Digest>Archives> April 2002

Colony Tower to Come Down


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Due to the high cost to repair Detroit’s 75-year old Colony Tower overlooking the St. Clair River it may soon be coming down.

Built in 1925 by the Chicago Bridge and Iron Works, this steel-framed water tower was the main water supplier for “The Colony on the Ste. Claire,” a secluded residential community established in Clay Township during the 1920’s.

Efforts are underway to raise the $200,000 need to repair the tower, but supporters state it is unlikely that the money can be raised. The Colony Towers Home Owners Association, which owns the tower, said it will only cost $25,000 to tear it down.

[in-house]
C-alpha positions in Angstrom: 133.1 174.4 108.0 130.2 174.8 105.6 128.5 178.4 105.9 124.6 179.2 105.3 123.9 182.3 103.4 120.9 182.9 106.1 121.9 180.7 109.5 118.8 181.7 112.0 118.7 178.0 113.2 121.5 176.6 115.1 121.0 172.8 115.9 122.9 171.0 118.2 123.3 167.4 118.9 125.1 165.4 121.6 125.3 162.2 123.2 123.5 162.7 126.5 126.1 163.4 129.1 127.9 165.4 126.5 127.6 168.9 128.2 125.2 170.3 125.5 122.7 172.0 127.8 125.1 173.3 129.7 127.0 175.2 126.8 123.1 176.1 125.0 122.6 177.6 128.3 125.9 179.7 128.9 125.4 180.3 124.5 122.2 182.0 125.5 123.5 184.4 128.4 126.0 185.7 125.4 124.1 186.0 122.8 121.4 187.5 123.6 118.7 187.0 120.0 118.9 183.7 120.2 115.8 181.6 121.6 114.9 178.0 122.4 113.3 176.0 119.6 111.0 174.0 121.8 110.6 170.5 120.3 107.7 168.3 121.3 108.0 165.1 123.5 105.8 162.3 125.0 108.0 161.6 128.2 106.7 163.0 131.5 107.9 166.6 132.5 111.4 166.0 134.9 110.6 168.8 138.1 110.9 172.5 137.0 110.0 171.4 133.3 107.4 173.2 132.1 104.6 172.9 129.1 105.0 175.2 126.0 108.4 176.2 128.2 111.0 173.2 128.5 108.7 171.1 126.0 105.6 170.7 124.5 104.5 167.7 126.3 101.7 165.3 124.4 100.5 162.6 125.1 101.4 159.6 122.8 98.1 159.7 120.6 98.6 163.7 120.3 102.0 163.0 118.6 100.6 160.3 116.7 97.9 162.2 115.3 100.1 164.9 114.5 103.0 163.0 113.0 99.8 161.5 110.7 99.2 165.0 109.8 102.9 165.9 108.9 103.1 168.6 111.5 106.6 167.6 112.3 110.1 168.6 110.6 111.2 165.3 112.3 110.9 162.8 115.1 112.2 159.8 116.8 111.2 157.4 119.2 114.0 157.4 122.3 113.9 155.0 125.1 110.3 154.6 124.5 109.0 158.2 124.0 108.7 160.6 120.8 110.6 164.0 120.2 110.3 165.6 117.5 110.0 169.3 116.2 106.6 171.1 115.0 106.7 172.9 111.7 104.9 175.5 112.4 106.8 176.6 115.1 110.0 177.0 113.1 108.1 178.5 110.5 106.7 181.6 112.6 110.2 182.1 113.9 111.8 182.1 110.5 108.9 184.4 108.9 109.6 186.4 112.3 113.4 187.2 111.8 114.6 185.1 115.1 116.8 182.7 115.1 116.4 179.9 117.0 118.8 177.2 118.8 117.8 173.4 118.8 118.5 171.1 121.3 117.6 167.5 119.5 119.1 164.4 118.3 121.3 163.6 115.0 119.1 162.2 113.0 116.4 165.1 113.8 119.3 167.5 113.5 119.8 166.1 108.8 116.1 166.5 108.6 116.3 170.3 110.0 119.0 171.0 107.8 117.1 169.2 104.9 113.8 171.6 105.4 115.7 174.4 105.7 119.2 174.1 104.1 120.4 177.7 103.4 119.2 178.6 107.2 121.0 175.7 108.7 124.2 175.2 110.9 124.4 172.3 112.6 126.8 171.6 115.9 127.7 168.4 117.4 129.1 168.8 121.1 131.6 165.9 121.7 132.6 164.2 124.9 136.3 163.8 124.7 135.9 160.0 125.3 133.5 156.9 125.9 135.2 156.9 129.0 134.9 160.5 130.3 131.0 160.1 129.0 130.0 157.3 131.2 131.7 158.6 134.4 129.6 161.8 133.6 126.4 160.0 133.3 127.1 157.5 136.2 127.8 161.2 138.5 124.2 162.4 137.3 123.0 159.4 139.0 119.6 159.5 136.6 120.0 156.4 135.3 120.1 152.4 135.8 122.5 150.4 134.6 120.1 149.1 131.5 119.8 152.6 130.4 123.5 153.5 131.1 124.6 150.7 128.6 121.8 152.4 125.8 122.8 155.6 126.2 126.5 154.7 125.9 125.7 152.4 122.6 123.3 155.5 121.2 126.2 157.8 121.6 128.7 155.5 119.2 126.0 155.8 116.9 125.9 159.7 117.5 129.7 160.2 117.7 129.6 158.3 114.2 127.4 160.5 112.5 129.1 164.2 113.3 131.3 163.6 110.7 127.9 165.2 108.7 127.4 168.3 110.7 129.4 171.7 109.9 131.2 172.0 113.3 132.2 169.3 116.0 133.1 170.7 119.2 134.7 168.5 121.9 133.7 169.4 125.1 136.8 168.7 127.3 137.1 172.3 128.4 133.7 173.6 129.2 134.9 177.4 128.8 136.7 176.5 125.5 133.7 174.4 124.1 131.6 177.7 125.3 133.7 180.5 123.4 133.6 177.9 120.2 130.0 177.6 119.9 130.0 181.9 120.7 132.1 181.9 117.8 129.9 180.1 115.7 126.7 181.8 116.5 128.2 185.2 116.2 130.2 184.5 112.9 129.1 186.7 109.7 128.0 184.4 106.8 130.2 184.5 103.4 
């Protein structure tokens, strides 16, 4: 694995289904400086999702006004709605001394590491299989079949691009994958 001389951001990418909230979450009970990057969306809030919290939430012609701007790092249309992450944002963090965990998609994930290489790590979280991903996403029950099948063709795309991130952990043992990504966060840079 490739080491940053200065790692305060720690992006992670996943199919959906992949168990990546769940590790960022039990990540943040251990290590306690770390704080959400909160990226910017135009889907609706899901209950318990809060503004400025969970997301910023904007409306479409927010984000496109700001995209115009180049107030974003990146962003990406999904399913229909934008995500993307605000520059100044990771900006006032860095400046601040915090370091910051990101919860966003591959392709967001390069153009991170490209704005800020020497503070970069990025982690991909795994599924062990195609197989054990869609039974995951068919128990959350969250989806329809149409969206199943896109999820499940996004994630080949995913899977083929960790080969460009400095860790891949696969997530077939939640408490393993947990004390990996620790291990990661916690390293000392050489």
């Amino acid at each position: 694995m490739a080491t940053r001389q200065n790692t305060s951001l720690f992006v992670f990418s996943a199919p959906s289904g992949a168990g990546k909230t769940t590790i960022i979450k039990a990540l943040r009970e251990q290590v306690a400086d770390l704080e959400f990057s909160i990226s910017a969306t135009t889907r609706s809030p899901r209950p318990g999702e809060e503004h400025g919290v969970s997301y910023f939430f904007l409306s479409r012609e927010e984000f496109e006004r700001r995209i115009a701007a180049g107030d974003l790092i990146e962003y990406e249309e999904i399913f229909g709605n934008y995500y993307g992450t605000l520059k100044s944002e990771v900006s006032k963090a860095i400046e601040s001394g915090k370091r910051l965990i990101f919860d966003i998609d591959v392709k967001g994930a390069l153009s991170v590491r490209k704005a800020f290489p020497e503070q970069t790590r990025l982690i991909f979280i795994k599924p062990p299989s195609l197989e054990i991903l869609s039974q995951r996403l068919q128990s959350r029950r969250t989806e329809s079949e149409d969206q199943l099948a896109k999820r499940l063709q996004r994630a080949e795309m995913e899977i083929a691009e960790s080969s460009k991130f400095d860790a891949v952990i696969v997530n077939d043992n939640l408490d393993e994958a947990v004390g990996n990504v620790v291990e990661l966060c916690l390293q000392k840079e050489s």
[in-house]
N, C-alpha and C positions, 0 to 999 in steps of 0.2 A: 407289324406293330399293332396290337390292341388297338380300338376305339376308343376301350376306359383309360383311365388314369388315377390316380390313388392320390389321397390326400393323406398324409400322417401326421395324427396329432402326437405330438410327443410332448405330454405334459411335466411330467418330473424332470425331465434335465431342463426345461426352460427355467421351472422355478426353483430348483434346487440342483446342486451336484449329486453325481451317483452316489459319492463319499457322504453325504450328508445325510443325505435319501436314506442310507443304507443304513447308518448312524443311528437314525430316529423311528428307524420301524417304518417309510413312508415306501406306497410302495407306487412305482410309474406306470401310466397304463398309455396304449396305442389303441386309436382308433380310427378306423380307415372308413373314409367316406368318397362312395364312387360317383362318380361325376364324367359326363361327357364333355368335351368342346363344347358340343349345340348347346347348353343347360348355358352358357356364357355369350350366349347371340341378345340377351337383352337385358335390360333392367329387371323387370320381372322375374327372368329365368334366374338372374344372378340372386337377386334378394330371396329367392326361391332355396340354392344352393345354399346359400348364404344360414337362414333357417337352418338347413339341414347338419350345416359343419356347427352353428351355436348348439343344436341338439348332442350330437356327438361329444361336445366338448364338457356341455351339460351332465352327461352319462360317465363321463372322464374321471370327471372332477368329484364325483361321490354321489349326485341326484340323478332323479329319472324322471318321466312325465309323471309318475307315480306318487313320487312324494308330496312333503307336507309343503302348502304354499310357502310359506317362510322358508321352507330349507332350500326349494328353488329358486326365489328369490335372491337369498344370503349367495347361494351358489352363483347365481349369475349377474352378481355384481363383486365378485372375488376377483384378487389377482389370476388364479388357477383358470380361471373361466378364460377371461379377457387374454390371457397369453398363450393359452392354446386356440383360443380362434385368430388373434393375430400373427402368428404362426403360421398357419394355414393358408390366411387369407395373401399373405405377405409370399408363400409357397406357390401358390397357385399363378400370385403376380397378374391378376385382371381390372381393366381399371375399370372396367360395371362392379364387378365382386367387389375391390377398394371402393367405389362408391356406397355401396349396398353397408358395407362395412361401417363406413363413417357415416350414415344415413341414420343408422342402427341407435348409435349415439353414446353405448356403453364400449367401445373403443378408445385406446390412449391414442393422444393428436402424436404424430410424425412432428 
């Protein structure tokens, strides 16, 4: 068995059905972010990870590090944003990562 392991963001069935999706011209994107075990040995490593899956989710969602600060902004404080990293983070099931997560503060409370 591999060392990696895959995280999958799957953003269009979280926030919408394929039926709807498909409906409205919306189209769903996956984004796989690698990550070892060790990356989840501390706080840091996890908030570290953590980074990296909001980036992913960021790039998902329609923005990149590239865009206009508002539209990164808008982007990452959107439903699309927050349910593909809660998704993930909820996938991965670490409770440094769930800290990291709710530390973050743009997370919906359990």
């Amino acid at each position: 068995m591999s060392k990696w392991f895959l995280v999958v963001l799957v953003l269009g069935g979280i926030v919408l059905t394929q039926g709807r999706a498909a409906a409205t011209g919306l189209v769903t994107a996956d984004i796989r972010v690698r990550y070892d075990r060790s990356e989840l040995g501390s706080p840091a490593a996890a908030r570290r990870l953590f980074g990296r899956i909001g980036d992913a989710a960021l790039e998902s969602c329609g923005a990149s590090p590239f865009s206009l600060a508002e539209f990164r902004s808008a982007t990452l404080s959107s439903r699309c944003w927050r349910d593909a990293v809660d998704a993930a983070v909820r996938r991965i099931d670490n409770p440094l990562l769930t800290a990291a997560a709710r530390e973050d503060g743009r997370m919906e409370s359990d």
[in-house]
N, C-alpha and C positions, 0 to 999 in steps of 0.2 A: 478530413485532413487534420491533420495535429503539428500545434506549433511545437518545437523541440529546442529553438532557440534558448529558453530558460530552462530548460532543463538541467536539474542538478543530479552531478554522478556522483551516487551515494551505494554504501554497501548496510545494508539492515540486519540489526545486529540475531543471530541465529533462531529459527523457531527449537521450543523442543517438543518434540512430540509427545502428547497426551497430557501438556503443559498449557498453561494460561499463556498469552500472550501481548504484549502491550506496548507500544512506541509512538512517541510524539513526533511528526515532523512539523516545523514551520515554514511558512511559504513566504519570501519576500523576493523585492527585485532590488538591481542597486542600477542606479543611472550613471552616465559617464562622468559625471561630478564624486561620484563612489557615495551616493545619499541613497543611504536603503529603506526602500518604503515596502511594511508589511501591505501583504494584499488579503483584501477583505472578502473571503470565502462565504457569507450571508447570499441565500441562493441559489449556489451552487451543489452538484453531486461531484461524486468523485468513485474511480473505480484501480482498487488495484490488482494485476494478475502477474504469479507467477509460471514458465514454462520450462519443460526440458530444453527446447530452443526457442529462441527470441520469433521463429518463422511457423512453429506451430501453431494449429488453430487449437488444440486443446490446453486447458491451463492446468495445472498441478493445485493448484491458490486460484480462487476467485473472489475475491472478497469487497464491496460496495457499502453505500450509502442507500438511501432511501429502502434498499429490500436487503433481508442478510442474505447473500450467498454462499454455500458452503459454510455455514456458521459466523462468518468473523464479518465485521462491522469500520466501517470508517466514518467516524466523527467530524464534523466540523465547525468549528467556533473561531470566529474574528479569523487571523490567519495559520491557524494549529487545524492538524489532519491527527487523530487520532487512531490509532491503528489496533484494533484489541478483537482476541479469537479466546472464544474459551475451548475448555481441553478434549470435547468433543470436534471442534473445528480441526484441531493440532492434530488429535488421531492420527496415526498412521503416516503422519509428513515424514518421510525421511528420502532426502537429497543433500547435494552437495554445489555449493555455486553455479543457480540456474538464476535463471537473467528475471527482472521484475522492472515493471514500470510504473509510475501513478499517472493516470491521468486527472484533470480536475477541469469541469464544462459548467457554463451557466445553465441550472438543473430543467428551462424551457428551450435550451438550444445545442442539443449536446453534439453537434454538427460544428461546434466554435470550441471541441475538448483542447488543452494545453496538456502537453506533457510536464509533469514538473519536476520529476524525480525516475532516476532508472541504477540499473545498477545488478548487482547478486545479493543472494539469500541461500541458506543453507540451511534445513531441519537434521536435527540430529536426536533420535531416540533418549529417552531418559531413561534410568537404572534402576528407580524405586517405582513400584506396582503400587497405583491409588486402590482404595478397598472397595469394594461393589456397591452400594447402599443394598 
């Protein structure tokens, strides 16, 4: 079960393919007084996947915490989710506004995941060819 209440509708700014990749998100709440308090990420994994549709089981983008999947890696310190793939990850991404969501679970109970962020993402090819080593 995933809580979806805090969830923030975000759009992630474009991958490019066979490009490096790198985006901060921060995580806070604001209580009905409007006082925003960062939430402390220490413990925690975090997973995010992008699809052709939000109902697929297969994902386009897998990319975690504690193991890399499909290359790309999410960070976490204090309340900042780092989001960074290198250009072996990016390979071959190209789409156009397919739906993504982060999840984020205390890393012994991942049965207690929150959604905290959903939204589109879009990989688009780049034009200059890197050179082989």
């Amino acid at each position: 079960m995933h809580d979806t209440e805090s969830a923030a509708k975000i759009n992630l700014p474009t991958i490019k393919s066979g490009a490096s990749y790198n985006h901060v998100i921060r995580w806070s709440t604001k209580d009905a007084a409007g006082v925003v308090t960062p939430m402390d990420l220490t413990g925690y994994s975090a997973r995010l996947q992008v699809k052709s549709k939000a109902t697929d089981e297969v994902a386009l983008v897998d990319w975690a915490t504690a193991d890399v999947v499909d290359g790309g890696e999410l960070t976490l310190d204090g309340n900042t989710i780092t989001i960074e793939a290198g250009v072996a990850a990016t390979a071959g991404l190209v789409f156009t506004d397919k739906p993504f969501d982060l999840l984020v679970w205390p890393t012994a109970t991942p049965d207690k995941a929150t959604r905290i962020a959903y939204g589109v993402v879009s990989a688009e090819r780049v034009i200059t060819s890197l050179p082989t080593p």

The Colony Tower marked the entrance to the Will St. John Estate, the home of the real estate developer who founded The Colony Subdivision. The 136-foot tower once housed a 60,000-gallon water tank. Constructed with curtain walls and steel-plates to resemble a lighthouse, it demonstrates the early twentieth-century penchant for disguising the utilitarian function of a highly visible structure.

A light shone from atop the tower, aiding boat and aircraft from 1925 until 1937 when the light was extinguished.

This story appeared in the April 2002 edition of Lighthouse Digest Magazine. The print edition contains more stories than our internet edition, and each story generally contains more photographs - often many more - in the print edition. For subscription information about the print edition, click here.

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